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By guest contributors Omokhudu Idogho, Kenneth Okoineme, Yusuf H. Wada, Isibhakhomen Y. Ikhimiukor, Mogbonjubade Adesulure, and Jennifer Anyanti
In 2020, the Minister of Health unveiled the Nigeria’s Health sector roadmap guided by the 2019 President’s “Health Sector Next Level Agenda”. One of the key components of the agenda includes the implementation of a Mandatory Universal Health Insurance in collaboration with State governments and the Federal Capital Territory (FCT) Administration.
Fast forward to May 2022, when the President signed into law the National Health Insurance Authority (NHIA) Act which provides the framework for a health insurance scheme that enlists the states in achieving health insurance for all. Stakeholders, donors, partners and other Civil Society Organizations (CSOs) have commended the Government for taking actions towards universal health coverage – especially against the backdrop of a reported that 8 out of 10 Nigerians that have no access to health insurance.
The new law makes it mandatory for every Nigerian to be covered by health insurance, and it provides for collaboration between the NHIA and state governments especially in accreditation of primary and secondary health care facilities. It prioritizes access to the most vulnerable population with the set-up of a ‘vulnerable group fund’ expected to be funded by the Basic Health Care Provision Fund (BHCPF), which are insurance levies to fund the premiums of the most vulnerable.
Further, it provides room for cautious optimism; the reality of delivering health insurance need to be understood in the context of the broader health system challenges in the country. The vulnerable group fund as envisaged in the scheme design at the moment seems to be premised that a proportion of the population will require intervention from that pot. The reality is almost 50% of Nigeria live in the rural area according to the World Bank, and a vast population of expanding urban poor still do have relatively constrained ability to pay insurance on an ongoing basis.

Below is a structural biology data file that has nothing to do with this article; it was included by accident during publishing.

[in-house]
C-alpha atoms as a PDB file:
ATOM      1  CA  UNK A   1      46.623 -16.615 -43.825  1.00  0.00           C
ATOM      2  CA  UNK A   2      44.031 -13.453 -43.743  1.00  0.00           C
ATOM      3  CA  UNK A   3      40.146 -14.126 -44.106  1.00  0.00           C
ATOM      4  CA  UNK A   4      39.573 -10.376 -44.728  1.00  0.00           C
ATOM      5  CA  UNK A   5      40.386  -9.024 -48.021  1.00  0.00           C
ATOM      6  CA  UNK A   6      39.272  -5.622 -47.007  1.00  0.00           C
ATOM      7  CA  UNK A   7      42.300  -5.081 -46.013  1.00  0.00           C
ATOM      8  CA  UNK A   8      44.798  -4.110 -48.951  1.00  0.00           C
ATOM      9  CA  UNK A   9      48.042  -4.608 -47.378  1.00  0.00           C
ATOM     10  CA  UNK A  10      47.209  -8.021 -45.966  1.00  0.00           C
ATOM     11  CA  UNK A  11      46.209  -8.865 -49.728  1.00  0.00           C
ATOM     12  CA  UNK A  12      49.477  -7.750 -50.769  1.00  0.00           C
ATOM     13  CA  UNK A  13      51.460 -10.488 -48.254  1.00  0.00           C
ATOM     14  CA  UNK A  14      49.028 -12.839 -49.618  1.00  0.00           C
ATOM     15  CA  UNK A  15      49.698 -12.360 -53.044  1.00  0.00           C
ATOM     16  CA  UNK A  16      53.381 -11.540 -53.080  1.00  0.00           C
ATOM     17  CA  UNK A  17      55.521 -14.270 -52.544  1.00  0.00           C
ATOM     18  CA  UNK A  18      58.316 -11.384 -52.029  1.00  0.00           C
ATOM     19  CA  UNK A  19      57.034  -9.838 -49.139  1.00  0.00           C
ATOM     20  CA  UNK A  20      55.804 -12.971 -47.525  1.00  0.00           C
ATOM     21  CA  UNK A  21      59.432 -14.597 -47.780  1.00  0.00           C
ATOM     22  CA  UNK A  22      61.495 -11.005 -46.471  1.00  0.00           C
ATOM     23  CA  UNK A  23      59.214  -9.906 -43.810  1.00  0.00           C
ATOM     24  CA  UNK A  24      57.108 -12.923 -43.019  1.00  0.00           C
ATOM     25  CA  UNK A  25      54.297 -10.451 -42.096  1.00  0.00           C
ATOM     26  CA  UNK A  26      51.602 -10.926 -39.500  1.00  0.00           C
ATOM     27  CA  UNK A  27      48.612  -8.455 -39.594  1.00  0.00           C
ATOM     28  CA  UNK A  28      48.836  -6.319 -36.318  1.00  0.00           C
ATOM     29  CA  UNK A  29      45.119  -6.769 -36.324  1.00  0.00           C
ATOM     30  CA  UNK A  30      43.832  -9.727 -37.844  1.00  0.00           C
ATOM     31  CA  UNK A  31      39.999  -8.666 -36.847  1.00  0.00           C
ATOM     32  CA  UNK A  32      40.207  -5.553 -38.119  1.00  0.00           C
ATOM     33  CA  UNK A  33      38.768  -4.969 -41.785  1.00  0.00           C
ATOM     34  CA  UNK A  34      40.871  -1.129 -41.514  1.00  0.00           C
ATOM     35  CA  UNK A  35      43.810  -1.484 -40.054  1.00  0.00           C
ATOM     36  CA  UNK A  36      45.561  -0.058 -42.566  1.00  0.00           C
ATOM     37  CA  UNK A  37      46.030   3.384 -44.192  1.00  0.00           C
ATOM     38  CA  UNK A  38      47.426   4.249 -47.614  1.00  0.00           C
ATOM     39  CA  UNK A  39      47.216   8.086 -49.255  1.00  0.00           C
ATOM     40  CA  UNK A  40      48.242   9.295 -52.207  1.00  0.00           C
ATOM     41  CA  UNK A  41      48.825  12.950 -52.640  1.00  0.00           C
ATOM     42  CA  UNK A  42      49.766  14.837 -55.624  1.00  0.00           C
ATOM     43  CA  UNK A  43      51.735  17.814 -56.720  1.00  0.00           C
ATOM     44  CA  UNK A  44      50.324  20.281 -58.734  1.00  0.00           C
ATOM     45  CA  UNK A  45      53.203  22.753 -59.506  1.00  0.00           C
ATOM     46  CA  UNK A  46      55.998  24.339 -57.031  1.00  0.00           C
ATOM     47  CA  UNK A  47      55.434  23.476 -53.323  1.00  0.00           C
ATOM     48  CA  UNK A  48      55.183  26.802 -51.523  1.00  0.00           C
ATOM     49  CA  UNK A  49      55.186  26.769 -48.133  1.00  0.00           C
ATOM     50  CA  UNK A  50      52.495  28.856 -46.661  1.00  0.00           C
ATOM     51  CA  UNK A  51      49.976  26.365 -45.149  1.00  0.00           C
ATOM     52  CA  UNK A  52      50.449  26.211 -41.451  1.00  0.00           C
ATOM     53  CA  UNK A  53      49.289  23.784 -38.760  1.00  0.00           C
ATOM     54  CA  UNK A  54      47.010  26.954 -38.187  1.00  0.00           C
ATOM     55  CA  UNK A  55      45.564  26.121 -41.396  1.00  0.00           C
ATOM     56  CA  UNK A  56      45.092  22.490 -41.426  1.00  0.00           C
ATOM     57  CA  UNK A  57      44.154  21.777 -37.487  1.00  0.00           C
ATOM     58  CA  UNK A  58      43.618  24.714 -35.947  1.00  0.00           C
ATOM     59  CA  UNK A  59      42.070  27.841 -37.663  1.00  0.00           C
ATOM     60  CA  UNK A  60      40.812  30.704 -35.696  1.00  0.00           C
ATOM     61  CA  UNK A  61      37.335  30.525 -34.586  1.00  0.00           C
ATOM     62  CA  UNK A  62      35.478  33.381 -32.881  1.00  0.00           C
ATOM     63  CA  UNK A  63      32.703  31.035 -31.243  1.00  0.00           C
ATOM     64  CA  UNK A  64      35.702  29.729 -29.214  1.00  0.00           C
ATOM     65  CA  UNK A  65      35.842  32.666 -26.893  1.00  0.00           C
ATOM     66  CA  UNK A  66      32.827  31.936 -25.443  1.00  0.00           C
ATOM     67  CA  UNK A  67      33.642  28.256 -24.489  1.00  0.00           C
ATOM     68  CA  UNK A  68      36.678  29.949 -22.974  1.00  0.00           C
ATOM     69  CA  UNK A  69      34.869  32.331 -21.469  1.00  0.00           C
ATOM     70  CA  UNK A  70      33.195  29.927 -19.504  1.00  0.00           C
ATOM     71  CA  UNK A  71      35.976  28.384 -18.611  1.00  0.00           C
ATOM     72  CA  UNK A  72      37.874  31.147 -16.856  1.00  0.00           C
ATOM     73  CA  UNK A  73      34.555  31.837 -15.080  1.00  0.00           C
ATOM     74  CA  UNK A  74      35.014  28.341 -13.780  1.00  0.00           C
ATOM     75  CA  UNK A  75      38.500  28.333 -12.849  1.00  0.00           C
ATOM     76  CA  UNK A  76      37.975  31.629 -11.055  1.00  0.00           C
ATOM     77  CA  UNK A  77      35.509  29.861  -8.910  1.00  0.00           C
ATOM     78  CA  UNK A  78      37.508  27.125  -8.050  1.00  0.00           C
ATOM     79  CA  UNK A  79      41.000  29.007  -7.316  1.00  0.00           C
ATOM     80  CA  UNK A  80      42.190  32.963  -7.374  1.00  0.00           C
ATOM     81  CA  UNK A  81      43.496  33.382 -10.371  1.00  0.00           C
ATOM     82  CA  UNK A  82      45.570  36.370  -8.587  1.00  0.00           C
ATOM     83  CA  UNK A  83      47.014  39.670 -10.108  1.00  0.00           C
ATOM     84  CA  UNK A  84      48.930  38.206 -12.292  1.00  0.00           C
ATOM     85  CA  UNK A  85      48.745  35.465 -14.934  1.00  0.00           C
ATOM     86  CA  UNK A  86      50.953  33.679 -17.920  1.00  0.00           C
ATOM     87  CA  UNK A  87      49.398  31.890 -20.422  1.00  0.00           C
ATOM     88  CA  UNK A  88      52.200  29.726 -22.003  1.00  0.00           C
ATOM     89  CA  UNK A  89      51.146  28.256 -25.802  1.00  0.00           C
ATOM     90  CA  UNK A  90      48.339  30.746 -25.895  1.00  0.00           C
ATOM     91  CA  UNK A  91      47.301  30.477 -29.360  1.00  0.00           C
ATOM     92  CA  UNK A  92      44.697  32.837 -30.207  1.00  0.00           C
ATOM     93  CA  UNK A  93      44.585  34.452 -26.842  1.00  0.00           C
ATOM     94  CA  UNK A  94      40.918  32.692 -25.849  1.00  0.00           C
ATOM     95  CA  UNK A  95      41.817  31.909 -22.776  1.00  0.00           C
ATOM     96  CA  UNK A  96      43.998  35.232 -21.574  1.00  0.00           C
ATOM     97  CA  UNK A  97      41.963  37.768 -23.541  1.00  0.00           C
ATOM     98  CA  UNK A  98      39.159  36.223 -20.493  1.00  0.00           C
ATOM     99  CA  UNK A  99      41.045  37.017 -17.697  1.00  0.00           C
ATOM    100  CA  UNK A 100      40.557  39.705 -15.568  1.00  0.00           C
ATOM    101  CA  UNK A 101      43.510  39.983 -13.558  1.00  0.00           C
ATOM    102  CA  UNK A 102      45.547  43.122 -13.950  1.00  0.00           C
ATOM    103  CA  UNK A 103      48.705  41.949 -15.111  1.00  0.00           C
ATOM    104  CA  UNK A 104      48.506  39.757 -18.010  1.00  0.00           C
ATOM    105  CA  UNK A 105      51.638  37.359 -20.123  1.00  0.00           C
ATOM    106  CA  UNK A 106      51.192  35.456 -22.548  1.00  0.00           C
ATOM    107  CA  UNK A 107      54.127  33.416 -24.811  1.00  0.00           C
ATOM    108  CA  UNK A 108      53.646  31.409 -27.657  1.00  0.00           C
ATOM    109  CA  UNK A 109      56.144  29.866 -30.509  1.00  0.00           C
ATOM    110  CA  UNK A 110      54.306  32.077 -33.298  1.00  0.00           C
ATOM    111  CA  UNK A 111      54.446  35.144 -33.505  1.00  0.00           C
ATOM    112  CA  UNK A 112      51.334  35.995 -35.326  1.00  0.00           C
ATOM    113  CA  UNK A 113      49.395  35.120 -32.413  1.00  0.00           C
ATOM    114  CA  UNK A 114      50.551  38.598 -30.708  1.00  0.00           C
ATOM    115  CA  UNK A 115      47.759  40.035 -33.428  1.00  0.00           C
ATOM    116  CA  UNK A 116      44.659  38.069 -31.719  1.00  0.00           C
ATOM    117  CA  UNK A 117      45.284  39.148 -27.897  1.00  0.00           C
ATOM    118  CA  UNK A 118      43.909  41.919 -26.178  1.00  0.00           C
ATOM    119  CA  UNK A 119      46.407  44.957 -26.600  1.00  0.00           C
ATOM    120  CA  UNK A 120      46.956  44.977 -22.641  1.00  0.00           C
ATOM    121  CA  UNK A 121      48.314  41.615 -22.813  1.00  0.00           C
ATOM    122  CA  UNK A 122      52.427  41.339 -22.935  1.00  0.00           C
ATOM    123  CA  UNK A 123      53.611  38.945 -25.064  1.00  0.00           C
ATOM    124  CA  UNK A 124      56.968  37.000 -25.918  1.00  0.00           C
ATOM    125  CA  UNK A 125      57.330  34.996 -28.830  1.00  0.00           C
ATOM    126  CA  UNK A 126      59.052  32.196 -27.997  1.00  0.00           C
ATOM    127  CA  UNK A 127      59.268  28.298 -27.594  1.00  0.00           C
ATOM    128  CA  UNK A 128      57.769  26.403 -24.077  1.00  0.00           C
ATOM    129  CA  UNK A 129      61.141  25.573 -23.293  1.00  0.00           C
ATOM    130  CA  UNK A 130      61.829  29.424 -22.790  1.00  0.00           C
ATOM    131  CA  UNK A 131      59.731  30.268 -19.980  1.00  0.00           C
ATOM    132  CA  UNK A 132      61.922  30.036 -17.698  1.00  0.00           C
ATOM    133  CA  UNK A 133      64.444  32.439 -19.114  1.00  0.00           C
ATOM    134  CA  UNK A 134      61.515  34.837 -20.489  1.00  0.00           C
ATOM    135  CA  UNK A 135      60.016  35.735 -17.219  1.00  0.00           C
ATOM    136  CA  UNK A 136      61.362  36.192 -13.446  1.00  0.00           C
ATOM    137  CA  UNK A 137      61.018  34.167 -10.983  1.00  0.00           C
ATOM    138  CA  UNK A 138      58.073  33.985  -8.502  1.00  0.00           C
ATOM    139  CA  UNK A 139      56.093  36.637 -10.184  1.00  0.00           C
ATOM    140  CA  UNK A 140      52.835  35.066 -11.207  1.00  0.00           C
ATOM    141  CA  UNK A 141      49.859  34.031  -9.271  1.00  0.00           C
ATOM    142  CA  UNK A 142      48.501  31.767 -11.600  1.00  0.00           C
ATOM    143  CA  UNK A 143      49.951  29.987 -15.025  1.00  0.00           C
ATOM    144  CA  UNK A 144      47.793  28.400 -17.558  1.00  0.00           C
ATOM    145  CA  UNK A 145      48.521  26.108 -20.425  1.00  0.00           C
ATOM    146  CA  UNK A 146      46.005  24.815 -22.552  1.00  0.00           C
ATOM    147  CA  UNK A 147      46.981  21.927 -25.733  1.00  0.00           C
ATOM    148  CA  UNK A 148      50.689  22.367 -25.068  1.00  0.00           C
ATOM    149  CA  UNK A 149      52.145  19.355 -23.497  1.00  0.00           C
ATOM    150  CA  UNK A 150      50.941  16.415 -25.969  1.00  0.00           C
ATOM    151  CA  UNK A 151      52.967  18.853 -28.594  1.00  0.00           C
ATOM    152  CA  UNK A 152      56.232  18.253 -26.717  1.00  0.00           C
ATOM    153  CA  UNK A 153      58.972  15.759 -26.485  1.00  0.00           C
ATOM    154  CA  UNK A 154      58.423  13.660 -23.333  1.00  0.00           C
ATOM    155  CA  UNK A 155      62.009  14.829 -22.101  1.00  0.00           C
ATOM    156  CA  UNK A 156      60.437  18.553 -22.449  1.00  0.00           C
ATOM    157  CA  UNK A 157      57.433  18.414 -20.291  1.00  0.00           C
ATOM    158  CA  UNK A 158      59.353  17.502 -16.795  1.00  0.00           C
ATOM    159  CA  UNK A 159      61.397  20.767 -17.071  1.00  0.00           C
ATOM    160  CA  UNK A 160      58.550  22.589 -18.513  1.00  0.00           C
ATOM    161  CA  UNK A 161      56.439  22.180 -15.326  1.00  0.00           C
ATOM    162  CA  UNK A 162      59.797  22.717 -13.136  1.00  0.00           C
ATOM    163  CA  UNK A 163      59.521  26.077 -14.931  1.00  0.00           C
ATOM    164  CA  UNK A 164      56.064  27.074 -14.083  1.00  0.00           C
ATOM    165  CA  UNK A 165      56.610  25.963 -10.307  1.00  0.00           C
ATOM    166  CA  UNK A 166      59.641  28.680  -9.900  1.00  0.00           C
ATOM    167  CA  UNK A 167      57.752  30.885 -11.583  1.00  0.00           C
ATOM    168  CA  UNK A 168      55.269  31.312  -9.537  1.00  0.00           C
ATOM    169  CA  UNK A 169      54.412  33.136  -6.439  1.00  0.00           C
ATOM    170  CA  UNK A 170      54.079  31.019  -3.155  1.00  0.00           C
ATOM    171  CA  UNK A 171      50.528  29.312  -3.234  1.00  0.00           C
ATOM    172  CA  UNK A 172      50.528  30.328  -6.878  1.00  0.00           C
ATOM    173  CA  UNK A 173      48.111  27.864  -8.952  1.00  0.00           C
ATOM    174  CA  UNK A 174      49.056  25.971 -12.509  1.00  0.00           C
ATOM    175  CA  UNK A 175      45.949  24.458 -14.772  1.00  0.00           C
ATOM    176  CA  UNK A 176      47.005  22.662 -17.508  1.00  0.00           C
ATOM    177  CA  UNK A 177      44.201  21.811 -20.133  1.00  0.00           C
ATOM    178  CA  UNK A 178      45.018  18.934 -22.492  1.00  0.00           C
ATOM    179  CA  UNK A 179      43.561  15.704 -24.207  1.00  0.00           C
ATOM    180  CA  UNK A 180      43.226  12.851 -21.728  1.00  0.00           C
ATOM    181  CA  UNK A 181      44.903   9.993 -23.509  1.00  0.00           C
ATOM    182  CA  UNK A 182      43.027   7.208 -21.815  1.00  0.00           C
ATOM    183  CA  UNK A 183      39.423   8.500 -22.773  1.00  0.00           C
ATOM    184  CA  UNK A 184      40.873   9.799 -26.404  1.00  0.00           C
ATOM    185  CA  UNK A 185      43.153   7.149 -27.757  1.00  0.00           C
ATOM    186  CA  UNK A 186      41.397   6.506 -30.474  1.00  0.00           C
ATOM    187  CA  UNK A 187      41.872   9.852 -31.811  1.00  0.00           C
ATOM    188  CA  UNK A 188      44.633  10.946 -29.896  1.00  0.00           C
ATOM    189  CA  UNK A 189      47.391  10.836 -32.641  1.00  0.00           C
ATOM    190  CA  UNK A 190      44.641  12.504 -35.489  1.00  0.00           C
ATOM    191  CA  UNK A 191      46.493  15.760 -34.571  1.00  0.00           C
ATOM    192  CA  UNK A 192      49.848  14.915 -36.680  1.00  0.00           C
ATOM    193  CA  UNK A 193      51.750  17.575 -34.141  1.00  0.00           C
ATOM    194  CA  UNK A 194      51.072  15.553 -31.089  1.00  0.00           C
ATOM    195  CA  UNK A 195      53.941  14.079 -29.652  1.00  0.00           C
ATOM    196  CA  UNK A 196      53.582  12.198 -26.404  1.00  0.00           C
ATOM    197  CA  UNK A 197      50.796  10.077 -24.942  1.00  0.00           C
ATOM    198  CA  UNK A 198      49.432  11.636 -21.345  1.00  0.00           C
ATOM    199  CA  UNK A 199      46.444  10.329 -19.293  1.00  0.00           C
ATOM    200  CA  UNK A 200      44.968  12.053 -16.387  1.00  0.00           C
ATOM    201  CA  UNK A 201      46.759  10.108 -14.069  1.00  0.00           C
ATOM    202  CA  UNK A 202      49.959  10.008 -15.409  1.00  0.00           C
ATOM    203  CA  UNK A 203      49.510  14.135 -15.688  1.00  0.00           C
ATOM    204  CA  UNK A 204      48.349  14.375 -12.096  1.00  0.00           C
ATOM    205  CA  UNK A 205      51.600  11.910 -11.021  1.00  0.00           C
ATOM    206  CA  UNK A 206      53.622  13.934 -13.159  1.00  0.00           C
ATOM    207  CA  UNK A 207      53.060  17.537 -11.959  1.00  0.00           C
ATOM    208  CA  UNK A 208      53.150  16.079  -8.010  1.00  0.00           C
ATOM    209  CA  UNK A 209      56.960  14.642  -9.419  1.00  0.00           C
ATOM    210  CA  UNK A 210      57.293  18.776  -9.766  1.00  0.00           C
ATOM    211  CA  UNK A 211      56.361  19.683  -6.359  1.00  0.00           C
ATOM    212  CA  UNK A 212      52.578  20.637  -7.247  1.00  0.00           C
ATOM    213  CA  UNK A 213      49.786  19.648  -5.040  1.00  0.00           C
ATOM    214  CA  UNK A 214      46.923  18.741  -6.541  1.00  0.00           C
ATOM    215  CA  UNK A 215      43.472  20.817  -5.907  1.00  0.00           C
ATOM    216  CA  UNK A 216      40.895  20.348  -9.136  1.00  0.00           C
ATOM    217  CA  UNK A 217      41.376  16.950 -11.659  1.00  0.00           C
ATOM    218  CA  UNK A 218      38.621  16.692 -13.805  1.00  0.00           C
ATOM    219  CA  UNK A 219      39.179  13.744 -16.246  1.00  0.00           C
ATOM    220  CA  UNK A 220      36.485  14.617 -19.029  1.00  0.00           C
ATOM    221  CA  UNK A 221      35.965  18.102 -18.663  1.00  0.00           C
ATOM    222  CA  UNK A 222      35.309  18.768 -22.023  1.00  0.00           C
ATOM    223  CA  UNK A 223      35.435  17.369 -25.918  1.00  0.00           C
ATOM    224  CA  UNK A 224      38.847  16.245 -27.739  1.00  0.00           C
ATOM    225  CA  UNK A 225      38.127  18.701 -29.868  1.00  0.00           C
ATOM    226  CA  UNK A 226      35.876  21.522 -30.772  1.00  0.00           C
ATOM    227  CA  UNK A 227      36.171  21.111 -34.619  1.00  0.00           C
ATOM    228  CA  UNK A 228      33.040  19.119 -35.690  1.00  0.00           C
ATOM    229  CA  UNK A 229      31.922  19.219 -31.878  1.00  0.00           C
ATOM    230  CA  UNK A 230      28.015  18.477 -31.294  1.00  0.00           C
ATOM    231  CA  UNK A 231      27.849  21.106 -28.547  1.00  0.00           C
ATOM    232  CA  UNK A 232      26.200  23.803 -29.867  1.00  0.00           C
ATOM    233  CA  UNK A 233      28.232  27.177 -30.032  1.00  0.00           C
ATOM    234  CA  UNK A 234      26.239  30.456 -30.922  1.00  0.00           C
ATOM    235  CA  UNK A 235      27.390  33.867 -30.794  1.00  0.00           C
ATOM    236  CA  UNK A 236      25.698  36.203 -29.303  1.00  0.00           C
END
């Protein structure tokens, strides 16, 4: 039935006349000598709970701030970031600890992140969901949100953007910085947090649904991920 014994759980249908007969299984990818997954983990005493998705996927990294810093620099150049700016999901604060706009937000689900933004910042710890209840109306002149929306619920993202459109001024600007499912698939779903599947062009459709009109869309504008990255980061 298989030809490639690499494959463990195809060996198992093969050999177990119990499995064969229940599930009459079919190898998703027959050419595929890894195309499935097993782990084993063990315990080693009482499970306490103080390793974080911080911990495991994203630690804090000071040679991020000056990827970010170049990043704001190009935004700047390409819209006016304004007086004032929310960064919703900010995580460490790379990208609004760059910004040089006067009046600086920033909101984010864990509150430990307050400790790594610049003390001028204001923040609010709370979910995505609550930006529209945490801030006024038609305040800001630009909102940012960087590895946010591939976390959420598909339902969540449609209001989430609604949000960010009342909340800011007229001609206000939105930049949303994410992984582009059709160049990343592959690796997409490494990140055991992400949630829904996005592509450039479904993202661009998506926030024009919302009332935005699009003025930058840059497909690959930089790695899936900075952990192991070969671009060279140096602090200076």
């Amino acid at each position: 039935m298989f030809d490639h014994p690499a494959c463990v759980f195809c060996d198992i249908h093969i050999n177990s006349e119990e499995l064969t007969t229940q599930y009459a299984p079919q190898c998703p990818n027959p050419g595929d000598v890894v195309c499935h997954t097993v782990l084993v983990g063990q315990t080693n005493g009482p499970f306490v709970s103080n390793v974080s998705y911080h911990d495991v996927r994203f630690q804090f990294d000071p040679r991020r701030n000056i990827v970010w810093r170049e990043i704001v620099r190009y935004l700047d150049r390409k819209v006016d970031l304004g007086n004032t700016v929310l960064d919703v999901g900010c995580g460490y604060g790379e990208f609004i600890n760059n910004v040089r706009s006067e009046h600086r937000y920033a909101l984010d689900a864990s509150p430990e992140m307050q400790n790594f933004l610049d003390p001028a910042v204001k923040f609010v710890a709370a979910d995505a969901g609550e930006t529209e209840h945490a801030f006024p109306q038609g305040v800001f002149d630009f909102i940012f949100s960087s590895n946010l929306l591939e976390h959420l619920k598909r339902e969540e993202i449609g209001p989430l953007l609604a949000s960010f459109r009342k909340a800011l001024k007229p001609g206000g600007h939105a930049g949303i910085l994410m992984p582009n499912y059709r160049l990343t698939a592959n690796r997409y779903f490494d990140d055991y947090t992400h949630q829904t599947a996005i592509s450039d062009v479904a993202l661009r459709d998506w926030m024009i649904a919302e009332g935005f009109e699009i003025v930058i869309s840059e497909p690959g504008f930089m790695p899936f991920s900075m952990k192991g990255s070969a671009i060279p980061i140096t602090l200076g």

The worries are the new law may not significantly expand scope beyond the formal sector as was the limitation of the old scheme. At best, it will achieve only a socialization of private health insurance scheme that are functioning relatively well with the public scheme. The net gain of which is unclear at the moment in terms of our national UHC ambition. Moreover, published literature by Adewole et al. and Okpani et al. suggests that the bottlenecks to attaining Universal Health Coverage is less of a formal sector issue but more of expanding uptake of Health insurance in the informal sector and rural areas. The statutes as outlined now is unlikely to fundamentally change that narrative in the foreseeable future.
The proposed funding of the Vulnerable fund as envisaged by the law include the Basic Health Care Provision Fund (BHCPF) which draws 1% allocation from the consolidated revenue fund and a counterpart mobilized by states, premiums paid by enrollees and other sources. It is likely that the BHCPF will be the tripod on which the fund will function. This is worrying as the BHCPF fund itself is already constrained by shrinkage in public revenue mobilization that is undermined by debt obligations. However, at the presentation of the 2023 -2025 Medium Term Fiscal Framework/Fiscal Strategy Paper by the Federal Government (FG), the key highlight was that FG’s retained revenue for the period was N1.63 trillion and debt service stood at N1.94 trillion in the first quarter of 2022. The FG and most states are also in dire fiscal strain, all of which are pointers to how unlikely the new law will change the realities of, and health outcomes of Nigerians, especially in the informal sector and in rural areas. Many of whom are poor, vulnerable and in dire need of the ambition set out in the law.
Every situation provides its own opportunity, and this could be the time to think through innovative and sustainable resourcing approaches for the fund. One of such approaches would be to ring fence the “sugar tax” and direct it exclusively to fund the vulnerable pool fund. A structured review of alcohol, tobacco and other related items should be implemented and possibility of ringfencing elements of taxes imposed on them and directed to the funds should also be considered.